children need to get sick before maturing into adulthood. A kitten catching a URI and then recovering will have
natural immunity to URIs and will have the beginnings of a competent immune system. This is so important,
especially given the types of diseases that are becoming common in cats today.
All the vaccines in the world are not preventing the progression of Amoxicillin (a relatively mild antibiotic) use to
the current use of Baytril and Zithromax (both very aggressive antibiotics) to treat URIs. If vaccines were indeed
working — then why are more aggressive antibiotics needed to nurse kittens (and cats) through URIs? These
poor cats often spend weeks and even months on antibiotics. Can this be doing them any good? The recent
increase of older kittens and young adults with IBD may very well be related to excessive antibiotic use in
kittens. URIs are viral in nature. Antibiotics are of no use in viral infections. Antibiotics are given to prevent
secondary bacterial infection.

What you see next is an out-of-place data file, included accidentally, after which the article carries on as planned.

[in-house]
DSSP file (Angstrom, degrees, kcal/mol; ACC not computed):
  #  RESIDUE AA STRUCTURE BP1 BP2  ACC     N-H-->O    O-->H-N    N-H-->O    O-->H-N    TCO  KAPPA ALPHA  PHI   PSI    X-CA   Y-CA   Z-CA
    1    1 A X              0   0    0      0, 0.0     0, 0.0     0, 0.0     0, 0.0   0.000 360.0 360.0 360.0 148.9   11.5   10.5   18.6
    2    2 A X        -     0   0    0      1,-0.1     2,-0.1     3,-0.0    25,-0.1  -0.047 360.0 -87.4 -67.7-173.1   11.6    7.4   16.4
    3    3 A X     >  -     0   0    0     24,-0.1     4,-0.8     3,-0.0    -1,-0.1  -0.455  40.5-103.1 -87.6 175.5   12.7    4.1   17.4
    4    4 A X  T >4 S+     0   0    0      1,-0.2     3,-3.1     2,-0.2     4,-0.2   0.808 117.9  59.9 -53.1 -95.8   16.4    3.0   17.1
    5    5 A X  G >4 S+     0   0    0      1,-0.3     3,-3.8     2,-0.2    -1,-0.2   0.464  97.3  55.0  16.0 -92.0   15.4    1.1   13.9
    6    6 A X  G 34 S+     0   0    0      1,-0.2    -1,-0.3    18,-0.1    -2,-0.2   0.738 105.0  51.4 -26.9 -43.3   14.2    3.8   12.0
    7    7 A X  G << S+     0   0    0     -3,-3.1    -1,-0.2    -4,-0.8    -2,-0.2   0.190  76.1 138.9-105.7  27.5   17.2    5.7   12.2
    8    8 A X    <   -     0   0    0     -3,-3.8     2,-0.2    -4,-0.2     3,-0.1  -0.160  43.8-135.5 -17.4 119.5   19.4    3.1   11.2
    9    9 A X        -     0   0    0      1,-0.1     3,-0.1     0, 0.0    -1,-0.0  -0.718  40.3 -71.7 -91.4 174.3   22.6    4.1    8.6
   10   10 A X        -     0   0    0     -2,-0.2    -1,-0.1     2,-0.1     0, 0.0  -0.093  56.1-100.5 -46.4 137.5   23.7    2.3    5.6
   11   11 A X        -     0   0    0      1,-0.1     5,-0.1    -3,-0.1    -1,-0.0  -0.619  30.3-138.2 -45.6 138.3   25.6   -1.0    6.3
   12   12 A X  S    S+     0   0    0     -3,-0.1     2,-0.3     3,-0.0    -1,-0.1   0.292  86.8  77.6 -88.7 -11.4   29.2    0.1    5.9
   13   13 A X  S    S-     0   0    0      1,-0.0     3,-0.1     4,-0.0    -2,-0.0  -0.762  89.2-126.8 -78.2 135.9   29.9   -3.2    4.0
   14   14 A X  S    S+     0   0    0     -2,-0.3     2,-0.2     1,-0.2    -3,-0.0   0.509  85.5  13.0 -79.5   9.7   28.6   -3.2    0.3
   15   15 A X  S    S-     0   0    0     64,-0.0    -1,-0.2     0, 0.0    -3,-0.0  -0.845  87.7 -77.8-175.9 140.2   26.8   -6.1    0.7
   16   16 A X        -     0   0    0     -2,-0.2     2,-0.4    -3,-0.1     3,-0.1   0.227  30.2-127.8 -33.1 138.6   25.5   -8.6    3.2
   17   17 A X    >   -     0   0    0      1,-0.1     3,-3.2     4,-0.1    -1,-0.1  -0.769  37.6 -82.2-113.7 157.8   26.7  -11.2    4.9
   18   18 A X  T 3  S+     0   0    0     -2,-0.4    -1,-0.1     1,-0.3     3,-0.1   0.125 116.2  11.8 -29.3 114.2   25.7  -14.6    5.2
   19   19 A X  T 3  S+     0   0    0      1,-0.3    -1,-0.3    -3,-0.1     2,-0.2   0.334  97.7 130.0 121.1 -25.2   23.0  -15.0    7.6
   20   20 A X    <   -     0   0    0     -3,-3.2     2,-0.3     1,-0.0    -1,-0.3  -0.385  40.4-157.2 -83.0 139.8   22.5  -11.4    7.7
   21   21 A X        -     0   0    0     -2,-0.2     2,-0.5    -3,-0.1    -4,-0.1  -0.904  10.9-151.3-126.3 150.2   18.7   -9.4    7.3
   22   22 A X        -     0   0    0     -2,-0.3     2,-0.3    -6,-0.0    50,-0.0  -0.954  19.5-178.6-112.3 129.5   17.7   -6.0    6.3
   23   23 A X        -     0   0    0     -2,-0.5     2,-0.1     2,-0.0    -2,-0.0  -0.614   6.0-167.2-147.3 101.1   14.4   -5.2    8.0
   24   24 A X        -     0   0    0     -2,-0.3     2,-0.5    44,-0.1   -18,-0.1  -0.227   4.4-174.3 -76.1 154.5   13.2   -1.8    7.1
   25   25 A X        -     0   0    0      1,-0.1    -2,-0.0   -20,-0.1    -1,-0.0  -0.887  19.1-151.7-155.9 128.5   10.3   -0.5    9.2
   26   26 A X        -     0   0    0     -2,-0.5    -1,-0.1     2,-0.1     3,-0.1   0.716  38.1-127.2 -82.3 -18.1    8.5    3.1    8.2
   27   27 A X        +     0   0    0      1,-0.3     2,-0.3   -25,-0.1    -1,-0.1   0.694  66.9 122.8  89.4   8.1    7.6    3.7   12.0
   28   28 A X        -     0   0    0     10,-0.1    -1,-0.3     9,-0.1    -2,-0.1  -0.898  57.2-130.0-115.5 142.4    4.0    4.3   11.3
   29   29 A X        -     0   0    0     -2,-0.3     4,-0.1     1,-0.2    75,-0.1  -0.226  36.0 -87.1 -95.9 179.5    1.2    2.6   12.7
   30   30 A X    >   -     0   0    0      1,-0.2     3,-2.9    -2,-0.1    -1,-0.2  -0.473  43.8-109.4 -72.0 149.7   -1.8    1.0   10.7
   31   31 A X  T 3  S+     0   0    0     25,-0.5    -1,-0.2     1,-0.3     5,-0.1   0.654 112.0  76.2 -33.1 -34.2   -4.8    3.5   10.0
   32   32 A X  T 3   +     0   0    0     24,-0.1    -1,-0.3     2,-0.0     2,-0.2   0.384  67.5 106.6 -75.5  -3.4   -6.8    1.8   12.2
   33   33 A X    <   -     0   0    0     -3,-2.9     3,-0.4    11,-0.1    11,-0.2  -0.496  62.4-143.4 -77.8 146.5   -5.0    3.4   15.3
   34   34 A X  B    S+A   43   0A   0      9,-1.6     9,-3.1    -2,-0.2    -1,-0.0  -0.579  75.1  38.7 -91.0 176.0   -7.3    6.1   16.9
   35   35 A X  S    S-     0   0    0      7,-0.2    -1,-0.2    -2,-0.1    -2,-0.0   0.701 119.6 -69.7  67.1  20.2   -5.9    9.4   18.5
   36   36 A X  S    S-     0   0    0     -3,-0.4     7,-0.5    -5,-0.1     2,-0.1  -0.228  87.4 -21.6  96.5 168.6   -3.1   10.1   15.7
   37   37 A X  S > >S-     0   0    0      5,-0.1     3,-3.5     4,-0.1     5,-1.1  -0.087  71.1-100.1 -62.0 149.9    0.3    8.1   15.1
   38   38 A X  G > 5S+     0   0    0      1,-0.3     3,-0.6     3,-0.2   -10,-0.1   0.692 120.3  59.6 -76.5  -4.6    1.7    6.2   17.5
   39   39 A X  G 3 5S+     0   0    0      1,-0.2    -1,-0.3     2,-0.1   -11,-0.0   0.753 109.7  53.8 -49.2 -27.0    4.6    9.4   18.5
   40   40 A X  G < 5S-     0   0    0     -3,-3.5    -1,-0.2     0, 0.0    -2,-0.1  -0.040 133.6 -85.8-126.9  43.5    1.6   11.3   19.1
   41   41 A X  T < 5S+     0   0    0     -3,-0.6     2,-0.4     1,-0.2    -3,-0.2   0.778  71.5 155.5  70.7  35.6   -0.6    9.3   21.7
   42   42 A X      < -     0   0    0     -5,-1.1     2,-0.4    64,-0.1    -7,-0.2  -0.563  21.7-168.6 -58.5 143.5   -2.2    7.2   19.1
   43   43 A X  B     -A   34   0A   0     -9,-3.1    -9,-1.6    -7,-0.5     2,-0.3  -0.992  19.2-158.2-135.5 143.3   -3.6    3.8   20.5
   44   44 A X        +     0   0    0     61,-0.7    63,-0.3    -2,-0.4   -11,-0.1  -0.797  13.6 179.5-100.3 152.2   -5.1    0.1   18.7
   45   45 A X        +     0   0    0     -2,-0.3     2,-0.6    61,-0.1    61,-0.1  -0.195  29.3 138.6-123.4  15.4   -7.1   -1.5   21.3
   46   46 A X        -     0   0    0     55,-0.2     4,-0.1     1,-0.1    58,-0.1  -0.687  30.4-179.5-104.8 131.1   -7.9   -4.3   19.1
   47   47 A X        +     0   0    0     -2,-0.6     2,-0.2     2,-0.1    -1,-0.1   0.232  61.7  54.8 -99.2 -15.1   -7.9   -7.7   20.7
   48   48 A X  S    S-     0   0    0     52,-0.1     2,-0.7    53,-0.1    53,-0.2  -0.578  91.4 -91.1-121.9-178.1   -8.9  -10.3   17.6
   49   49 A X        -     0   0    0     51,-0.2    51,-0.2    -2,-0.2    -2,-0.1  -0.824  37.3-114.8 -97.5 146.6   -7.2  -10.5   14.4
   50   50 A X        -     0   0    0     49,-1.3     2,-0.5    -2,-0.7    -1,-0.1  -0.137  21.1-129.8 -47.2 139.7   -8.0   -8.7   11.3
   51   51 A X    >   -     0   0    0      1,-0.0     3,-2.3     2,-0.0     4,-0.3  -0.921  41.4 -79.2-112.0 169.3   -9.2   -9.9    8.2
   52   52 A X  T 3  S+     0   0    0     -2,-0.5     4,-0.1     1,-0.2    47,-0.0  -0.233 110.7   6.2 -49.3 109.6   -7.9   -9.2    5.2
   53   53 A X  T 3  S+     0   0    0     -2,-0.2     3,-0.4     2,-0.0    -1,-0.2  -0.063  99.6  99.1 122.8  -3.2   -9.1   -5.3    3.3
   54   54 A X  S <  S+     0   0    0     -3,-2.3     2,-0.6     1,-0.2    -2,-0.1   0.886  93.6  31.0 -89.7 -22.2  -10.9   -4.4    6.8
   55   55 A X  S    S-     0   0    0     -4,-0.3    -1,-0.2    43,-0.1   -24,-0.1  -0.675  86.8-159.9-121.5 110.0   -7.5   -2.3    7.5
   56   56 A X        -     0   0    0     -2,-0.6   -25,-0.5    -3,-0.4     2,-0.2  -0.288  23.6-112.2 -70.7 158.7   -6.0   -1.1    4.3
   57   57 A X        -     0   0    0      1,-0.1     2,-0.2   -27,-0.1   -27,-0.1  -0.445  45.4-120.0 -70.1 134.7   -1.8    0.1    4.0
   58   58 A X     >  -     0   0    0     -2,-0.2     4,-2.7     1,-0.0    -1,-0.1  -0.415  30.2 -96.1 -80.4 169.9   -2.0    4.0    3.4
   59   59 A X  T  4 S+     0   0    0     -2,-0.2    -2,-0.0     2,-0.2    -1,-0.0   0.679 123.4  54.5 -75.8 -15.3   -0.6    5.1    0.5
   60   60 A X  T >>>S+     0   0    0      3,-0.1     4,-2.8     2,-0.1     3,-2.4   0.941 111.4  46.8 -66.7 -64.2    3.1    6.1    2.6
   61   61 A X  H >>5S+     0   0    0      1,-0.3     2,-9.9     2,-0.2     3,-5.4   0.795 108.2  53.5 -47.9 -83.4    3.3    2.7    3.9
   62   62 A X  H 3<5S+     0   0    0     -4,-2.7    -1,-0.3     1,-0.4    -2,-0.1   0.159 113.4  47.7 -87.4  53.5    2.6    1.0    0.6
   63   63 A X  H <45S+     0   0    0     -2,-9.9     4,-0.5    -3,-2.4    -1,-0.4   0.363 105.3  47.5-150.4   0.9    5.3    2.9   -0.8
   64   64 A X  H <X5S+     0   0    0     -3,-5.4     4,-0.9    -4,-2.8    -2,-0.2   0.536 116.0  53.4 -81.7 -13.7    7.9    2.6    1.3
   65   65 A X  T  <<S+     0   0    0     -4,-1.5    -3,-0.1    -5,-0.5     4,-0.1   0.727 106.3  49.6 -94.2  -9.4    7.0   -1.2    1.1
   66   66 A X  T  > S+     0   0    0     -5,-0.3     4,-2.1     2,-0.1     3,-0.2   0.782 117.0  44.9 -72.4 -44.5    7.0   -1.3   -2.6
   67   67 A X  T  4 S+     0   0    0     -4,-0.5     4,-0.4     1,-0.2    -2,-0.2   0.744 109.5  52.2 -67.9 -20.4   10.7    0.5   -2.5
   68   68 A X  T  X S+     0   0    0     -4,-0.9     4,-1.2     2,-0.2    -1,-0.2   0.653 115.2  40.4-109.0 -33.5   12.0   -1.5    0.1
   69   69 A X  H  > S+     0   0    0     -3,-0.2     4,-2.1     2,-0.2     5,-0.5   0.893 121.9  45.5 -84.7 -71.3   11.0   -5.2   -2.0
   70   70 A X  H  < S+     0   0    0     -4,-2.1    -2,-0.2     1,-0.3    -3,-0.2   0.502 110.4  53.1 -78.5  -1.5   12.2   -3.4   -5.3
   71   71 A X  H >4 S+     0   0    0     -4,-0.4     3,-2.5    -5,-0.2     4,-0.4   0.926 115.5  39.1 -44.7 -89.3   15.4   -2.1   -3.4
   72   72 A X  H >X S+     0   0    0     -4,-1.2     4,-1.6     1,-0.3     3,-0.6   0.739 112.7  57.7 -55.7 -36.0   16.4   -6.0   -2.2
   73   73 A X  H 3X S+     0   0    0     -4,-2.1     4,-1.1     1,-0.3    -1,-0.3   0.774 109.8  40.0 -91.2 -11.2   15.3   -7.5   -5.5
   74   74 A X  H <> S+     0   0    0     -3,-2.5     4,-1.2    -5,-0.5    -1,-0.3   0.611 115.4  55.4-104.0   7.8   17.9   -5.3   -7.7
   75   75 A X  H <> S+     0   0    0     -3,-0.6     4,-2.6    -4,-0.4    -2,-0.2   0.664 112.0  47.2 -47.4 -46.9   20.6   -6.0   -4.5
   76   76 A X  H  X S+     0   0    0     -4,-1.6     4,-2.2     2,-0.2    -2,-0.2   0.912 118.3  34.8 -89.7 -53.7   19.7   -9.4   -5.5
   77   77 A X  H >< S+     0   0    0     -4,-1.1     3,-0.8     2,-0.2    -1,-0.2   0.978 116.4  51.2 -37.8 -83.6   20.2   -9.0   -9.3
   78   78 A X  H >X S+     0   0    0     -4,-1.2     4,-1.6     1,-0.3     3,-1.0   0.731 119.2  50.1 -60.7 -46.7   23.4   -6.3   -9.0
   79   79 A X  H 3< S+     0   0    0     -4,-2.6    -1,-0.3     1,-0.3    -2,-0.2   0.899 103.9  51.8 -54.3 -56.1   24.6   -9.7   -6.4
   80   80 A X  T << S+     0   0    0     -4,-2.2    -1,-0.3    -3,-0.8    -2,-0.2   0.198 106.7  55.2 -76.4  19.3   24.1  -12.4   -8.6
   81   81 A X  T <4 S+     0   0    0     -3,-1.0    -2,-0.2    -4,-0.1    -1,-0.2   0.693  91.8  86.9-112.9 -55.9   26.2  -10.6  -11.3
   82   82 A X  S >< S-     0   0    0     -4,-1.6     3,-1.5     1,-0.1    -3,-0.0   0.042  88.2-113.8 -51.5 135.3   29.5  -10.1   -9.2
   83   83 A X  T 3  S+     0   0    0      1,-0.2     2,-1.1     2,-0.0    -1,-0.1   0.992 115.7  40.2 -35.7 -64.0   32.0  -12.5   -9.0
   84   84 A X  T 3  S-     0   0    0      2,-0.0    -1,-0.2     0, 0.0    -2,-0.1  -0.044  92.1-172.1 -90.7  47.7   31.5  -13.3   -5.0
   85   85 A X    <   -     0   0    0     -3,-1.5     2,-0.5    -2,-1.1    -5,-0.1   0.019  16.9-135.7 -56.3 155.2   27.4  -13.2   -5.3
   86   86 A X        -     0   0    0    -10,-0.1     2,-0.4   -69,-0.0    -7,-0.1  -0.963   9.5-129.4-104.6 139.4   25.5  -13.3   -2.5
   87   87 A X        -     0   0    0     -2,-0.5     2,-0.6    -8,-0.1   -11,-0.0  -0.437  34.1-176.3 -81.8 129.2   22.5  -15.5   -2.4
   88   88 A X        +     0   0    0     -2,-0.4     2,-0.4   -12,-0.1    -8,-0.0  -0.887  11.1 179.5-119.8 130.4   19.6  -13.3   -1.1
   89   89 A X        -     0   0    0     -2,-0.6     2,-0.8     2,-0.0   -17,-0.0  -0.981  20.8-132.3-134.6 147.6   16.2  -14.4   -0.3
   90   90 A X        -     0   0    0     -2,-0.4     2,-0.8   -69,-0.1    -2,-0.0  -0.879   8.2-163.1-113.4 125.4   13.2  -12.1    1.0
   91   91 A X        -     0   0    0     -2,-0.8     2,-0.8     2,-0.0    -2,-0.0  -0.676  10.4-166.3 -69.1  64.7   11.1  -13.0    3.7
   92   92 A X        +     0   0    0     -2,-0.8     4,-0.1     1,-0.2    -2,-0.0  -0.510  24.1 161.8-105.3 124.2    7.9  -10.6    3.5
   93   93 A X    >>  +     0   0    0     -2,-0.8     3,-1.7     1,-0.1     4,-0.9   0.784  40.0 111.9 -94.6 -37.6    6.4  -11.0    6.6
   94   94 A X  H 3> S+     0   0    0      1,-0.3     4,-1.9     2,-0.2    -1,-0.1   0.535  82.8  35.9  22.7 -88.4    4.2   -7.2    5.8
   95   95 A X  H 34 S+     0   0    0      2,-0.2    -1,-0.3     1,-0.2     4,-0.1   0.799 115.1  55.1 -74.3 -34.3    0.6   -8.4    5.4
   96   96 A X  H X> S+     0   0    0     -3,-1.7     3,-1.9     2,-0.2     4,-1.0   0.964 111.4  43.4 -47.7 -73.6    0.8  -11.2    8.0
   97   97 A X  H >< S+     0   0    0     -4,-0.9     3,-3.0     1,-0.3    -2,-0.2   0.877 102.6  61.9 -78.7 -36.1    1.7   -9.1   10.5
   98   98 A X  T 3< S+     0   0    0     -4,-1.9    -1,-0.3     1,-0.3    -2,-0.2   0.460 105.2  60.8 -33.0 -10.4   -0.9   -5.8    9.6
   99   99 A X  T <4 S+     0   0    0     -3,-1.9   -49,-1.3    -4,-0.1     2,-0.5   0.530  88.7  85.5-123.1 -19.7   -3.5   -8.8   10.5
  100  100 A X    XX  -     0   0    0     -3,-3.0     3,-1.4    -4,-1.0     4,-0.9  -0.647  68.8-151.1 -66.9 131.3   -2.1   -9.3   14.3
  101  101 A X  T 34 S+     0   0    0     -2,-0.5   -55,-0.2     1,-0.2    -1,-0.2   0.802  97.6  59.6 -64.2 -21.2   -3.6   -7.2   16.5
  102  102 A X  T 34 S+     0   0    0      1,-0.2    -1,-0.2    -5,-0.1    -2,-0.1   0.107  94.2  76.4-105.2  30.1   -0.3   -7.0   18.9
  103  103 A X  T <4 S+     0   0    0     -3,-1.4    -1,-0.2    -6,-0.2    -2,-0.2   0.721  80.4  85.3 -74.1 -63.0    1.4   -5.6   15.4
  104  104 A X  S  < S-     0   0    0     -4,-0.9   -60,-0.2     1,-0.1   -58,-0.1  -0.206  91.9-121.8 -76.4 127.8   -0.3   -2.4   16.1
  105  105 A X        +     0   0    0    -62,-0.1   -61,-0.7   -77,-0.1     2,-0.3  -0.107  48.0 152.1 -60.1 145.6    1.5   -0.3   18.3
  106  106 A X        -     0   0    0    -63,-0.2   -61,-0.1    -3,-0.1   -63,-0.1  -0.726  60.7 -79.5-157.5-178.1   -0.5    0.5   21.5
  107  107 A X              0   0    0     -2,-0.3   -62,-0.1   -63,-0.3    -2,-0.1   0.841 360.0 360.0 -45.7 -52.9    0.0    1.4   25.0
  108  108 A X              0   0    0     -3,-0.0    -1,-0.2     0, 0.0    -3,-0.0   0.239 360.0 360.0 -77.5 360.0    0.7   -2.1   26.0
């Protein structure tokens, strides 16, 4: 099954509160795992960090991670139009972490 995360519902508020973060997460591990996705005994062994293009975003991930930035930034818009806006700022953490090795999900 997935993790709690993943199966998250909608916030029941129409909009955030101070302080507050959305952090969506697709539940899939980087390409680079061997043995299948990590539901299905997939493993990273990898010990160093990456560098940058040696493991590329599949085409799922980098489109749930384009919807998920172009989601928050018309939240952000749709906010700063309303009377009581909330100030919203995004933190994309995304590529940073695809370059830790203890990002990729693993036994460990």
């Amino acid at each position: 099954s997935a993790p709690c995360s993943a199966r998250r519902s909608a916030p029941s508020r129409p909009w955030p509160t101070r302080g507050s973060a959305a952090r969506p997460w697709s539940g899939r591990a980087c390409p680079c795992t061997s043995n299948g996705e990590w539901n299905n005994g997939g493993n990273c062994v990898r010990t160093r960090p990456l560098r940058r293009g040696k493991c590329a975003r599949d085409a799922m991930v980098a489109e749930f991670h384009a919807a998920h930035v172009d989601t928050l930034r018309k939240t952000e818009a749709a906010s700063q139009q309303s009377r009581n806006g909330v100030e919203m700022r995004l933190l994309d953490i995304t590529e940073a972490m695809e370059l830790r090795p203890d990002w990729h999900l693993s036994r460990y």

Conventional medicine is misdirected in its approach to preventing disease. It makes more sense to me to
prevent disease by feeding a high quality (preferably raw meat) diet, common-sense sanitation, reducing the
number of cats housed together and providing plenty of fresh air, sunshine and exercise opportunities. Housing
a bunch of cats in a basement or garage with little or no natural light or fresh air is not conducive to good health.
Kittens can and do die from URIs, but given good supportive care, a healthy kitten should survive. I have found
they are more inclined to recover completely if antibiotics are not used. A kitten with a URI can be difficult to deal
with. Like anyone with a cold, they can get cranky. Sometimes it seems like it takes forever to get them through
their URI symptoms — but once you do it — without suppressive medicine — they are all the better for it.
There are those people who believe if a cat survives a URI it then may become a "carrier." The philosophy is that
a carrier cat that will continue to infect cats with URI and if stressed break with URI symptoms himself. I do not